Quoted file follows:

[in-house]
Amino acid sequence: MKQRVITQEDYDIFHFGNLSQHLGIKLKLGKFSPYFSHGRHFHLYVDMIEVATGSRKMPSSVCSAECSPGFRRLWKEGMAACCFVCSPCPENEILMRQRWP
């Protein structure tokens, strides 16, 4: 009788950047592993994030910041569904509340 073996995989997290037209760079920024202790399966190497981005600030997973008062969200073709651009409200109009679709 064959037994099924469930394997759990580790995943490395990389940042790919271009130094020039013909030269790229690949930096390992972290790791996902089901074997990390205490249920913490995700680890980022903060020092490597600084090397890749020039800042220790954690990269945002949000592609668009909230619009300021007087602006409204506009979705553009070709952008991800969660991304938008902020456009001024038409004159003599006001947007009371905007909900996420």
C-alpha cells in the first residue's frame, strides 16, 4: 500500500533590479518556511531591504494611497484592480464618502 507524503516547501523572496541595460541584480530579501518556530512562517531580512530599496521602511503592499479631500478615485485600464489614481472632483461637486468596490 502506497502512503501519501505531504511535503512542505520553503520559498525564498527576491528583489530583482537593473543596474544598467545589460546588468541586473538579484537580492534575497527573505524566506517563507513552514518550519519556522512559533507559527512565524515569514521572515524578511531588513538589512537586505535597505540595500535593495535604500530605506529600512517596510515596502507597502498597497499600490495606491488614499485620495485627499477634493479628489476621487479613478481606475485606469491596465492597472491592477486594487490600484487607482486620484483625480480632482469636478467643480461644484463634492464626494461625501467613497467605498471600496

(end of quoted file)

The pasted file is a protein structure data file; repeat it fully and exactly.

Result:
[in-house]
Amino acid sequence: MKQRVITQEDYDIFHFGNLSQHLGIKLKLGKFSPYFSHGRHFHLYVDMIEVATGSRKMPSSVCSAECSPGFRRLWKEGMAACCFVCSPCPENEILMRQRWP
């Protein structure tokens, strides 16, 4: 009788950047592993994030910041569904509340 073996995989997290037209760079920024202790399966190497981005600030997973008062969200073709651009409200109009679709 064959037994099924469930394997759990580790995943490395990389940042790919271009130094020039013909030269790229690949930096390992972290790791996902089901074997990390205490249920913490995700680890980022903060020092490597600084090397890749020039800042220790954690990269945002949000592609668009909230619009300021007087602006409204506009979705553009070709952008991800969660991304938008902020456009001024038409004159003599006001947007009371905007909900996420």
C-alpha cells in the first residue's frame, strides 16, 4: 500500500533590479518556511531591504494611497484592480464618502 507524503516547501523572496541595460541584480530579501518556530512562517531580512530599496521602511503592499479631500478615485485600464489614481472632483461637486468596490 502506497502512503501519501505531504511535503512542505520553503520559498525564498527576491528583489530583482537593473543596474544598467545589460546588468541586473538579484537580492534575497527573505524566506517563507513552514518550519519556522512559533507559527512565524515569514521572515524578511531588513538589512537586505535597505540595500535593495535604500530605506529600512517596510515596502507597502498597497499600490495606491488614499485620495485627499477634493479628489476621487479613478481606475485606469491596465492597472491592477486594487490600484487607482486620484483625480480632482469636478467643480461644484463634492464626494461625501467613497467605498471600496